In this paper we investigate the dynamics associated with a degenerate codimension-two Takens-Bogdanov bifurcation which arises in a recently derived model for self-exciting dynamo action introduced by Hide et al. [R. Hide, A.C. Skeldon, D.J. Acheson, A study of two novel self-exciting single-disk homopolar dynamos: theory, Proc. R. Soc. Lond. A 452 (1996) 1369-1395]. The general unfolding of such a codimension-three bifurcation has already been discussed in an abstract setting by Li and Rousseau [Codimension-2 symmetric homoclinic bifurcations and application to 1:2 resonance, Can J. Math. 42 (1990) 191-212].Here we describe the unfolding scenario in the context of the dynamo problem. In particular we compare the behaviour predicted by the normal form analysis with a bifurcation study of the full dynamo equations in the neighbourhood of the codimension-three point.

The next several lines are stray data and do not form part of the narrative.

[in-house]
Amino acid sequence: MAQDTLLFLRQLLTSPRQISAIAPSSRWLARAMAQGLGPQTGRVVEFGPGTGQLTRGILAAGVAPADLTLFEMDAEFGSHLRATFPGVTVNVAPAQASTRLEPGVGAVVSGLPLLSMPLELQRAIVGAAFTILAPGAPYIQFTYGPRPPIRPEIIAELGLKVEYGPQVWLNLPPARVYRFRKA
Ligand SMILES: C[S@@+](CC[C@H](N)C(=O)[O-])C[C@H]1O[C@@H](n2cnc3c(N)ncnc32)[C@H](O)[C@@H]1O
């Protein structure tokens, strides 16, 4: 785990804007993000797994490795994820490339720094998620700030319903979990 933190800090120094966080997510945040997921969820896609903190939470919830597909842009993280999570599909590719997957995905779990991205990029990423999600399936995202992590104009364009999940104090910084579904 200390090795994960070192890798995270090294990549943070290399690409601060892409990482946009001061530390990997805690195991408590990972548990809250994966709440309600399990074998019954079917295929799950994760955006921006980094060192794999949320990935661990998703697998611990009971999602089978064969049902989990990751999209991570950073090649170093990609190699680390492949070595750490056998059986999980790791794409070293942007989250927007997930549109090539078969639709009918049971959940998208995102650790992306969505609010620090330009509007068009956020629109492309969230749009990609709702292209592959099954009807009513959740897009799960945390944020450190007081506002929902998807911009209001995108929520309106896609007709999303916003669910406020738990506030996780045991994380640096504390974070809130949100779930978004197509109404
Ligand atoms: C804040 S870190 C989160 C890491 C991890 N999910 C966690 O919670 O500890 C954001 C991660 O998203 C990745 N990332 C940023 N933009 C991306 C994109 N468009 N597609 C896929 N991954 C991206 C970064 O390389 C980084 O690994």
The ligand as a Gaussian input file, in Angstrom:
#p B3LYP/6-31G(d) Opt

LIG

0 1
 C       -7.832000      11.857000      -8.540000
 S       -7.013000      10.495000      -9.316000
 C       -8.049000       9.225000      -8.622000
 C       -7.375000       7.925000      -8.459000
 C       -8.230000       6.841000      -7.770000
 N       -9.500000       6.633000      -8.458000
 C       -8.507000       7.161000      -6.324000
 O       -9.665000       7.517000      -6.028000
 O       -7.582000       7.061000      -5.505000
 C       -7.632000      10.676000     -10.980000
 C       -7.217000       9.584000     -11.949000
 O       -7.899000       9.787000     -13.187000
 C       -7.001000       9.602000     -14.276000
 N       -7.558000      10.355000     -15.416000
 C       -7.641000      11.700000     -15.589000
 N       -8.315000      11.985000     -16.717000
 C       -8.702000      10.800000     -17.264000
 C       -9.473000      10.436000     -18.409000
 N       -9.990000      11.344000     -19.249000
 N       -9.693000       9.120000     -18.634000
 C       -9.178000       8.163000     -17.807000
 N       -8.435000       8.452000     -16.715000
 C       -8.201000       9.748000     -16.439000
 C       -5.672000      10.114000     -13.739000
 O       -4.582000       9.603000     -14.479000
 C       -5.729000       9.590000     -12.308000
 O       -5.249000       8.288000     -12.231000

The Faraday problem is an important pattern-forming system that provides some middle ground between systems where the initial instability involves just a single mode and in which complexity then results from mode interactions or secondary bifurcations, and cases where a system is highly turbulent and many spatial and temporal modes are excited. It has been a rich source of novel patterns and of theoretical work aimed at understanding how and why such patterns occur. Yet it is particularly challenging to tie theory to experiment: the experiments are difficult to perform; the parameter regime of interest (large box, moderate viscosity) along with the technical difficulties of solving the free boundary Navier--Stokes equations make numerical solution of the problem hard; and the fact that the instabilities result in an entire circle of unstable wavevectors presents considerable theoretical difficulties. In principle, weakly nonlinear theory should be able to predict which patterns are stable near pattern onset. In this paper we present the first quantitative comparison between weakly nonlinear theory of the full Navier--Stokes equations and (previously published) experimental results for the Faraday problem with multiple frequency forcing. We confirm that three-wave interactions sit at the heart of why complex patterns are stablised but also highlight some discrepancies between theory and experiment. These suggest the need for further experimental and theoretical work to fully investigate the issues of pattern bistability and the role of bicritical/tricritical points in determining bifurcation structure.